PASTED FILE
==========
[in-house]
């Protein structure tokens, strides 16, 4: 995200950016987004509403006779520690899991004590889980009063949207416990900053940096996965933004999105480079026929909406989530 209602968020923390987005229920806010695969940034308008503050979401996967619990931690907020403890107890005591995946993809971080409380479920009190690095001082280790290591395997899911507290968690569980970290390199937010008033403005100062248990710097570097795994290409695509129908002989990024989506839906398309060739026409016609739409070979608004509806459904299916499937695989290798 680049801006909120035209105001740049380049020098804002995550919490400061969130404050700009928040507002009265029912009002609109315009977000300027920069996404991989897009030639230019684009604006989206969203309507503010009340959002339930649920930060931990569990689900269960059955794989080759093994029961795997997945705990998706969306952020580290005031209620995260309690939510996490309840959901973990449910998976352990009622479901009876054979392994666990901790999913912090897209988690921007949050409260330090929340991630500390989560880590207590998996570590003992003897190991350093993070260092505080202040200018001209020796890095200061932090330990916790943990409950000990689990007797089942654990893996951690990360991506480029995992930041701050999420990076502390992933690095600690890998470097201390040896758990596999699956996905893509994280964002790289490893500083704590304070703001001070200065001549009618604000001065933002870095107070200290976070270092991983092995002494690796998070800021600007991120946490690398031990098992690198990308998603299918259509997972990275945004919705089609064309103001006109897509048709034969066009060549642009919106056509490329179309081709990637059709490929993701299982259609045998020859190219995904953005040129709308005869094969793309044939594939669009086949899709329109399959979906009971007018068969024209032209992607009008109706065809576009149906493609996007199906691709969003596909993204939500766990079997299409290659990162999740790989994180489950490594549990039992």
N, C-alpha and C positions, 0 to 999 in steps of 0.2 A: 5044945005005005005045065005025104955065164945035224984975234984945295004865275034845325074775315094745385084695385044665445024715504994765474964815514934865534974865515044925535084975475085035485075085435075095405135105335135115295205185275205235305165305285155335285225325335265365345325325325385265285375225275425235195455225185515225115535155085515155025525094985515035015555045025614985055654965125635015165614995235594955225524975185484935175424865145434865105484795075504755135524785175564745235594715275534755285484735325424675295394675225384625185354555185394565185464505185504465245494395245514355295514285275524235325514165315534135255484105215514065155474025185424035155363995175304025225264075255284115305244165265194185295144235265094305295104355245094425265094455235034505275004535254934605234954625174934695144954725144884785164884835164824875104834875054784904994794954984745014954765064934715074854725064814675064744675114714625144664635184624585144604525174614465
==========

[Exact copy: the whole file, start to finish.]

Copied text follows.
[in-house]
């Protein structure tokens, strides 16, 4: 995200950016987004509403006779520690899991004590889980009063949207416990900053940096996965933004999105480079026929909406989530 209602968020923390987005229920806010695969940034308008503050979401996967619990931690907020403890107890005591995946993809971080409380479920009190690095001082280790290591395997899911507290968690569980970290390199937010008033403005100062248990710097570097795994290409695509129908002989990024989506839906398309060739026409016609739409070979608004509806459904299916499937695989290798 680049801006909120035209105001740049380049020098804002995550919490400061969130404050700009928040507002009265029912009002609109315009977000300027920069996404991989897009030639230019684009604006989206969203309507503010009340959002339930649920930060931990569990689900269960059955794989080759093994029961795997997945705990998706969306952020580290005031209620995260309690939510996490309840959901973990449910998976352990009622479901009876054979392994666990901790999913912090897209988690921007949050409260330090929340991630500390989560880590207590998996570590003992003897190991350093993070260092505080202040200018001209020796890095200061932090330990916790943990409950000990689990007797089942654990893996951690990360991506480029995992930041701050999420990076502390992933690095600690890998470097201390040896758990596999699956996905893509994280964002790289490893500083704590304070703001001070200065001549009618604000001065933002870095107070200290976070270092991983092995002494690796998070800021600007991120946490690398031990098992690198990308998603299918259509997972990275945004919705089609064309103001006109897509048709034969066009060549642009919106056509490329179309081709990637059709490929993701299982259609045998020859190219995904953005040129709308005869094969793309044939594939669009086949899709329109399959979906009971007018068969024209032209992607009008109706065809576009149906493609996007199906691709969003596909993204939500766990079997299409290659990162999740790989994180489950490594549990039992």
N, C-alpha and C positions, 0 to 999 in steps of 0.2 A: 5044945005005005005045065005025104955065164945035224984975234984945295004865275034845325074775315094745385084695385044665445024715504994765474964815514934865534974865515044925535084975475085035485075085435075095405135105335135115295205185275205235305165305285155335285225325335265365345325325325385265285375225275425235195455225185515225115535155085515155025525094985515035015555045025614985055654965125635015165614995235594955225524975185484935175424865145434865105484795075504755135524785175564745235594715275534755285484735325424675295394675225384625185354555185394565185464505185504465245494395245514355295514285275524235325514165315534135255484105215514065155474025185424035155363995175304025225264075255284115305244165265194185295144235265094305295104355245094425265094455235034505275004535254934605234954625174934695144954725144884785164884835164824875104834875054784904994794954984745014954765064934715074854725064814675064744675114714625144664635184624585144604525174614465